Sunday, July 29, 2012

Visiting the Panama Canal from Panama City - 7-25-2012

Panama Canal 

Want to satisfy everyone at home who'll ask "did you visit the canal while in Panama?" Want to bask in the glory of human achievement? If so, then visit the Panama Canal. Two separate superpowers (19th century France and 20th century America), poured unfathomable amounts of money and lives into their effort to link Atlantic and Pacific. It is indeed one hell of an engineering feat, and getting out there and back from Panama City can be half the fun. The end of this article tells you how to get out there a couple different ways.

The nearest set of canal locks to Panama City are in nearby Miraflores, about 10 miles north of Panama City. First, I cabbed from my hostel to Albrook Bus Terminal for $6.00. All city bus routes in Panama City end at Albrook, and all buses leaving Panama City start there too. Traffic was awful; the 15 mile ride to Albrook took one hour. I did get to see a lot of Panama City, though. the cab driver dodged main thoroughfare traffic by ducking into working class neighborhoods hidden in hills. Back on the main road to Albrook, we passed ghettos and favelas, as well as American style strip malls anchored by recognizable chains like Office Depot.

Finally, we arrive at Albrook bus terminal. Albrook is a one-stop location from which passengers can grab buses leaving Panama City for other locales and grab buses that run routes through Panama City. Ticket windows line one side of the terminal from which customers can purchase tickets for intra-city trips. Buses that run routes within Panama City can be boarded by walking out to the main street. The new orange Metro Buses list their destinations on electronic signs on the bus' front. The diablo rojos, or red devil buses, usually have the neighborhood their route originates in painted on the front windshield. The red devils are heavily decorated (and heavily dilapidated) old US school buses pressed into service as public transportation. Most of these buses run incomprehensible routes through the city, but some run routes connecting Panama City to other places as well. A bus from Albrook to the locks at Miraflores costs $0.35 and takes about half an hour. You'll want to take the bus to Gamboa -- Miraflores is on the way. Pay upon disembarking from the bus.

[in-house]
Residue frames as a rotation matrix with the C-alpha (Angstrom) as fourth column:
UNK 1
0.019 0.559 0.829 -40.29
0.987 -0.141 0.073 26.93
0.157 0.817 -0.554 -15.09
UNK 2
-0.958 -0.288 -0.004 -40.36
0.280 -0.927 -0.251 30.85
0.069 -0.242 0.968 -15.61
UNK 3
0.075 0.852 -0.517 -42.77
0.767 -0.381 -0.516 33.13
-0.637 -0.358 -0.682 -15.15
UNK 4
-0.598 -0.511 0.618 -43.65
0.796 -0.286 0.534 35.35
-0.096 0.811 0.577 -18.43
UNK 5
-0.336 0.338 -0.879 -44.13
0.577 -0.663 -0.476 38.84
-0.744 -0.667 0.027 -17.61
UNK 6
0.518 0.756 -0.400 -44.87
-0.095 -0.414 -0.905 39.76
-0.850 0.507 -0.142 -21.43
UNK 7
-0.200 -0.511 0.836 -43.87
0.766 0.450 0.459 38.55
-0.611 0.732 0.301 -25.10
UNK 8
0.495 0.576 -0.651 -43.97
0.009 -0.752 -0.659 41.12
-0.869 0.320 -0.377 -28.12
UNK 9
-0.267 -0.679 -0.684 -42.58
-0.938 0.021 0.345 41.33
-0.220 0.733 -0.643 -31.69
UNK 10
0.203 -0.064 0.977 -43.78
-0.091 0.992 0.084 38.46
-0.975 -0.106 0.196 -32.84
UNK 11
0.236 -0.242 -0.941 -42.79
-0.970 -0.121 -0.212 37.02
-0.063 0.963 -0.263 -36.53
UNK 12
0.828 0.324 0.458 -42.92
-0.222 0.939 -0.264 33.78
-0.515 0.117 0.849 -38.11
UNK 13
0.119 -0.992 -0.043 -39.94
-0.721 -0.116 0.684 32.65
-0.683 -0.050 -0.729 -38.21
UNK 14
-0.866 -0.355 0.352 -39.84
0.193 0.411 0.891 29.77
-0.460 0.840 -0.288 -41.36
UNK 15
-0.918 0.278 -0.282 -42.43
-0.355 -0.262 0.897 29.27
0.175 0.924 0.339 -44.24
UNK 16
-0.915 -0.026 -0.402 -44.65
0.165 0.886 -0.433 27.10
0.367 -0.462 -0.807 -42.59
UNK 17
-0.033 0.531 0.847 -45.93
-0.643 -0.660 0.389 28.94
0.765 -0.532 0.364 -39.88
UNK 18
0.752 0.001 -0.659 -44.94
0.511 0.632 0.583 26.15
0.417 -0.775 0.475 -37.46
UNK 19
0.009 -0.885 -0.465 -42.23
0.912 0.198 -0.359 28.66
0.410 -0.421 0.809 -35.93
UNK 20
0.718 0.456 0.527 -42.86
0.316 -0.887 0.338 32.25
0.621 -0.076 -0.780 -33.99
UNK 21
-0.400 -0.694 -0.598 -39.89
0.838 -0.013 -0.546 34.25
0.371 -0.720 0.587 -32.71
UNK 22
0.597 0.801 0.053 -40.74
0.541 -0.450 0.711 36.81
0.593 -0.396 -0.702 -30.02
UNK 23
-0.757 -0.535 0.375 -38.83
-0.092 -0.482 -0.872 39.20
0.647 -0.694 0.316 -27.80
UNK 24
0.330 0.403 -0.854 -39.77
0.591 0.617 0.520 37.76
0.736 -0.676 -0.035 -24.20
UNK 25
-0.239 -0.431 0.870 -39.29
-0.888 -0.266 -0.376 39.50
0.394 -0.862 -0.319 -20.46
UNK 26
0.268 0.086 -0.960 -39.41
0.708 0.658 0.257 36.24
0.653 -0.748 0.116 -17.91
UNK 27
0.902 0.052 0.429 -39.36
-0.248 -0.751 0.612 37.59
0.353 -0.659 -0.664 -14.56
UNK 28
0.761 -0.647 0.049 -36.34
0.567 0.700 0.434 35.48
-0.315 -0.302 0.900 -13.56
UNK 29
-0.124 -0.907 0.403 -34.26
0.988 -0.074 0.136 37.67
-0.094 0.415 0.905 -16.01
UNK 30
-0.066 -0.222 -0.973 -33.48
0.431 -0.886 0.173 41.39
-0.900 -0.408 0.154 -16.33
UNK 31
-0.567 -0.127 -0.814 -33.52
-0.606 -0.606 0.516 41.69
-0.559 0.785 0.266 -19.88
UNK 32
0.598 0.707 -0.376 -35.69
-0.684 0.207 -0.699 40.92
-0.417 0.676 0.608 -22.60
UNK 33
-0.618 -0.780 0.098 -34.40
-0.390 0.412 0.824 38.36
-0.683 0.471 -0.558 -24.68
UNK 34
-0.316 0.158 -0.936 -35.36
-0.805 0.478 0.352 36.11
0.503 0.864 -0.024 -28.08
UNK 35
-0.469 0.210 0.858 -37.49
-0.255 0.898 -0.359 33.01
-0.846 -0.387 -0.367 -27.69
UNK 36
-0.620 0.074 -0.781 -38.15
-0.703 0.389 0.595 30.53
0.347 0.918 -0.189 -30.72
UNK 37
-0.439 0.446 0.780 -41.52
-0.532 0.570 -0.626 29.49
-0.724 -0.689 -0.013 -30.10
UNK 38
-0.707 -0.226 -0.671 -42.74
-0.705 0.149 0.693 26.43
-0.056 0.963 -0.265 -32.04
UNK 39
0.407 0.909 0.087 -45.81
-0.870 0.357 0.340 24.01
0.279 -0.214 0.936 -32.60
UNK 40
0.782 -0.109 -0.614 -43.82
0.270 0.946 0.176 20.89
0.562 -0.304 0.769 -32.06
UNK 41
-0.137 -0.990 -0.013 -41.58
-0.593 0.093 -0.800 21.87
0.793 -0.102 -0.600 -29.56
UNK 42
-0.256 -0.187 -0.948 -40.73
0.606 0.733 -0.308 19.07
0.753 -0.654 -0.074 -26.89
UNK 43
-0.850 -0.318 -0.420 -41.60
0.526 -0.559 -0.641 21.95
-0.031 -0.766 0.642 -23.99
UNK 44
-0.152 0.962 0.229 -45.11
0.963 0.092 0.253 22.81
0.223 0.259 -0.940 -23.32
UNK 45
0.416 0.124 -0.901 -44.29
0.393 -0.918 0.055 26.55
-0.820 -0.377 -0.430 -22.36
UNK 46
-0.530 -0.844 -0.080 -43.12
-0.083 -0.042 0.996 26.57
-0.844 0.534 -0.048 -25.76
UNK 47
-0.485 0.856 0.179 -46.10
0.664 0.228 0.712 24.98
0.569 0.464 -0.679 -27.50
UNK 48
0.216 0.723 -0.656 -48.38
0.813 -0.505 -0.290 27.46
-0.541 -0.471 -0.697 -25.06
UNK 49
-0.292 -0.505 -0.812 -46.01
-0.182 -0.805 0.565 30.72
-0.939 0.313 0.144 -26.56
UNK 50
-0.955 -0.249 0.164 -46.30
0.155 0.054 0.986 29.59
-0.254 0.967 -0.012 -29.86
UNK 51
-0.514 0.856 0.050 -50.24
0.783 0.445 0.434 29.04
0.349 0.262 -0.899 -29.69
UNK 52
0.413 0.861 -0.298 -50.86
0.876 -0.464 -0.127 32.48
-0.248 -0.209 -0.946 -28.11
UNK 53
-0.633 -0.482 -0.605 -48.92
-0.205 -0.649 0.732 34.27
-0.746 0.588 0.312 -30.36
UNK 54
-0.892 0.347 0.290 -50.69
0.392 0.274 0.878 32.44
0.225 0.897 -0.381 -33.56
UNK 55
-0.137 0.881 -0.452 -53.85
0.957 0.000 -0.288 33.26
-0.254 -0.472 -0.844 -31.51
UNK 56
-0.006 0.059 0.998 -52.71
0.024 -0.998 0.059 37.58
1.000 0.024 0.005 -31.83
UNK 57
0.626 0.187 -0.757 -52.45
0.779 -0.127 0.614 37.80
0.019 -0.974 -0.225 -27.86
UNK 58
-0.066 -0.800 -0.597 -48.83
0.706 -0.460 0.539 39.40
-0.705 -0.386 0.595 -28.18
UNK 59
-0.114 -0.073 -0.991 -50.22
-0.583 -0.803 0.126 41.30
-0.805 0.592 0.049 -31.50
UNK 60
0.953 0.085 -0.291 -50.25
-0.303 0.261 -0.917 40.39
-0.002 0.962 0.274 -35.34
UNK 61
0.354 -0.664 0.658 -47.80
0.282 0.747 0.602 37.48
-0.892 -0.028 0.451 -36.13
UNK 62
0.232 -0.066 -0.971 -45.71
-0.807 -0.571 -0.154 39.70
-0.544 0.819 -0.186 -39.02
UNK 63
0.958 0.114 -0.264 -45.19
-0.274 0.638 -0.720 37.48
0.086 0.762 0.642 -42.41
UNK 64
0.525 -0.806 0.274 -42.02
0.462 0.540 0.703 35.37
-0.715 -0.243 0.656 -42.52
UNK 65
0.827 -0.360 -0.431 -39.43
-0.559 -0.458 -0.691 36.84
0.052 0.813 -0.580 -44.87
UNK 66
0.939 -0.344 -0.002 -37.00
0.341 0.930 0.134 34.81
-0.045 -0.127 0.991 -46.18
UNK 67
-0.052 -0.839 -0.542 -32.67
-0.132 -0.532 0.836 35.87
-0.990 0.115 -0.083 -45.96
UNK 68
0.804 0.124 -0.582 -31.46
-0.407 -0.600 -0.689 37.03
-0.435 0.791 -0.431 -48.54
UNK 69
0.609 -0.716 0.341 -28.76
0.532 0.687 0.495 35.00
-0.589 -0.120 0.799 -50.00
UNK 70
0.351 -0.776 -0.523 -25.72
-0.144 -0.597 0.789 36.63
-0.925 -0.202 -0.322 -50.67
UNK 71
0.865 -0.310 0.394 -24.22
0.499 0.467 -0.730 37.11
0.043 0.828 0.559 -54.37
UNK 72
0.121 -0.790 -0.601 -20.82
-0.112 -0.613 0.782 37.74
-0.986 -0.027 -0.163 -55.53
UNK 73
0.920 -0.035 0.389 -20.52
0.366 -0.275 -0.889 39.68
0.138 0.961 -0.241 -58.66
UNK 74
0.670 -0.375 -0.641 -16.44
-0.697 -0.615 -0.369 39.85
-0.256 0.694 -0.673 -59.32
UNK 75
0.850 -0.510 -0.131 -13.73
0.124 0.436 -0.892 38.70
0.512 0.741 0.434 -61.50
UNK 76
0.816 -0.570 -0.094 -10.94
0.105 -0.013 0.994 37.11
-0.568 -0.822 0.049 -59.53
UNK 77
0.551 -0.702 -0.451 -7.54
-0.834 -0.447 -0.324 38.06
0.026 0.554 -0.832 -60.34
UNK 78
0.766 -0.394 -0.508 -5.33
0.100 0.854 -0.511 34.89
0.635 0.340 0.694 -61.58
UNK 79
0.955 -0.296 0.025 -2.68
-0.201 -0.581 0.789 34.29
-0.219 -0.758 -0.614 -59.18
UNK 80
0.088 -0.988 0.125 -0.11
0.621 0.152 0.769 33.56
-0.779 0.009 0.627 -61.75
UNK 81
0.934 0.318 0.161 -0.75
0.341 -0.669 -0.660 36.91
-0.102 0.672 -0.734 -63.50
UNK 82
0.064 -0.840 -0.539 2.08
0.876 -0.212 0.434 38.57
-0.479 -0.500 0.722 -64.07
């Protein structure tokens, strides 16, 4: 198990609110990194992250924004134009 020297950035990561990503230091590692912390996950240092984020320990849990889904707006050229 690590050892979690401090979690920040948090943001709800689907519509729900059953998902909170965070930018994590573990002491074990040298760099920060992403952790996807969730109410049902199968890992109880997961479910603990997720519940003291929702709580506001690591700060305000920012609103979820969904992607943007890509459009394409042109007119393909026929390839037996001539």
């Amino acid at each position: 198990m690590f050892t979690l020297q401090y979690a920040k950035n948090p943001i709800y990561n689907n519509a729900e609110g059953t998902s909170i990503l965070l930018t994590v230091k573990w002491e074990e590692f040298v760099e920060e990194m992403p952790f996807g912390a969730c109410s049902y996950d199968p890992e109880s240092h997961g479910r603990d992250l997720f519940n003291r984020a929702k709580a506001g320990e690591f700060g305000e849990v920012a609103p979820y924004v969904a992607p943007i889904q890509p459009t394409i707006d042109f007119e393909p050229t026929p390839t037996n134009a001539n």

Red devil drivers routinely pack their buses so heavily that people have to stand shoulder to shoulder in the aisle. My bus is no different. I ask the woman next to me if Miraflores is far and she gestures that it is. She also gestures to say she will let me know when we arrive. Sure enough, she touches my arm half an hour later and says "Aqui," as we pull up to a sign that says "Miraflores, home of the Panama Canal." I thank her and disembark. I cross the highway and follow the signs to the Visitor Center. It's about a 15 minute walk from the bus stop, partially uphill, that also passes a dammed river. Finally, I reach the Visitor Center. Prices for non-Panamanians are $8 for adults and $5 for students and retirees. It's three dollars cheaper if you want to skip the museum and theater and only see the observation decks. I came this far, so I pony up $8 and walk inside.

Container Ship at Panama Canal